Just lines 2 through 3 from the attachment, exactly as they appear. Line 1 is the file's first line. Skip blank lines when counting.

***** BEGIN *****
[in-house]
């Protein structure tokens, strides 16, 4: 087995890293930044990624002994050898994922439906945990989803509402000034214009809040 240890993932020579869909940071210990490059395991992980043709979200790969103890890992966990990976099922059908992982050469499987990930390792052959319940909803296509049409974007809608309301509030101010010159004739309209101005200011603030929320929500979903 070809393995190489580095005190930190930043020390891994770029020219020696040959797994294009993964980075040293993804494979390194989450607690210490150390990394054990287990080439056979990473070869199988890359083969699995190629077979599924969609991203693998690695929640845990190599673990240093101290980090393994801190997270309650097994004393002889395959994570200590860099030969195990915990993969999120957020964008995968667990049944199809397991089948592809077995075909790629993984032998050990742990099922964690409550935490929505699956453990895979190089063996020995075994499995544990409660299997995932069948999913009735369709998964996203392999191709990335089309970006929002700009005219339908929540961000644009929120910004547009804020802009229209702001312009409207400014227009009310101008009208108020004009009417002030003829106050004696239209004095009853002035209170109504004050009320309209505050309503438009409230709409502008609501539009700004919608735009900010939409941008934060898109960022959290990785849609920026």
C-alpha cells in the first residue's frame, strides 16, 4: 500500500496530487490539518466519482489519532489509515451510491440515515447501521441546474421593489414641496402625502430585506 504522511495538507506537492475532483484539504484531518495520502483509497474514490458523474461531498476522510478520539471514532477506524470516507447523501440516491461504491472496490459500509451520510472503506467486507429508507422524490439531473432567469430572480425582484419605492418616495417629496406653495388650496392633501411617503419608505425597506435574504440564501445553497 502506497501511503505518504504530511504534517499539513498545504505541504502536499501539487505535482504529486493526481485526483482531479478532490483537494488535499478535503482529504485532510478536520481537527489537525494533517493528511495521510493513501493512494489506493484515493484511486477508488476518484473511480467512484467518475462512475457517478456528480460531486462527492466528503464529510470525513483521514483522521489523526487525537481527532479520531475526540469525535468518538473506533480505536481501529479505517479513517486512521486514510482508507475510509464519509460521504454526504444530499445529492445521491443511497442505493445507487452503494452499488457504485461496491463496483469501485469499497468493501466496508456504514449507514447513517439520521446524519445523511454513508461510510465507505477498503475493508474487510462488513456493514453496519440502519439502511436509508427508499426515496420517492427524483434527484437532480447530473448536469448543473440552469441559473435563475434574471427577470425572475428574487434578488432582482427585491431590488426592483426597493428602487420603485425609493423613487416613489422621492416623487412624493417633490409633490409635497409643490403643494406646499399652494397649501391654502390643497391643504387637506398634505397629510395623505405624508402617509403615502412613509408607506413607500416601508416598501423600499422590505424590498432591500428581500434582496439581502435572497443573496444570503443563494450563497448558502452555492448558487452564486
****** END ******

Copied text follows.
């Protein structure tokens, strides 16, 4: 087995890293930044990624002994050898994922439906945990989803509402000034214009809040 240890993932020579869909940071210990490059395991992980043709979200790969103890890992966990990976099922059908992982050469499987990930390792052959319940909803296509049409974007809608309301509030101010010159004739309209101005200011603030929320929500979903 070809393995190489580095005190930190930043020390891994770029020219020696040959797994294009993964980075040293993804494979390194989450607690210490150390990394054990287990080439056979990473070869199988890359083969699995190629077979599924969609991203693998690695929640845990190599673990240093101290980090393994801190997270309650097994004393002889395959994570200590860099030969195990915990993969999120957020964008995968667990049944199809397991089948592809077995075909790629993984032998050990742990099922964690409550935490929505699956453990895979190089063996020995075994499995544990409660299997995932069948999913009735369709998964996203392999191709990335089309970006929002700009005219339908929540961000644009929120910004547009804020802009229209702001312009409207400014227009009310101008009208108020004009009417002030003829106050004696239209004095009853002035209170109504004050009320309209505050309503438009409230709409502008609501539009700004919608735009900010939409941008934060898109960022959290990785849609920026």
C-alpha cells in the first residue's frame, strides 16, 4: 500500500496530487490539518466519482489519532489509515451510491440515515447501521441546474421593489414641496402625502430585506 504522511495538507506537492475532483484539504484531518495520502483509497474514490458523474461531498476522510478520539471514532477506524470516507447523501440516491461504491472496490459500509451520510472503506467486507429508507422524490439531473432567469430572480425582484419605492418616495417629496406653495388650496392633501411617503419608505425597506435574504440564501445553497 502506497501511503505518504504530511504534517499539513498545504505541504502536499501539487505535482504529486493526481485526483482531479478532490483537494488535499478535503482529504485532510478536520481537527489537525494533517493528511495521510493513501493512494489506493484515493484511486477508488476518484473511480467512484467518475462512475457517478456528480460531486462527492466528503464529510470525513483521514483522521489523526487525537481527532479520531475526540469525535468518538473506533480505536481501529479505517479513517486512521486514510482508507475510509464519509460521504454526504444530499445529492445521491443511497442505493445507487452503494452499488457504485461496491463496483469501485469499497468493501466496508456504514449507514447513517439520521446524519445523511454513508461510510465507505477498503475493508474487510462488513456493514453496519440502519439502511436509508427508499426515496420517492427524483434527484437532480447530473448536469448543473440552469441559473435563475434574471427577470425572475428574487434578488432582482427585491431590488426592483426597493428602487420603485425609493423613487416613489422621492416623487412624493417633490409633490409635497409643490403643494406646499399652494397649501391654502390643497391643504387637506398634505397629510395623505405624508402617509403615502412613509408607506413607500416601508416598501423600499422590505424590498432591500428581500434582496439581502435572497443573496444570503443563494450563497448558502452555492448558487452564486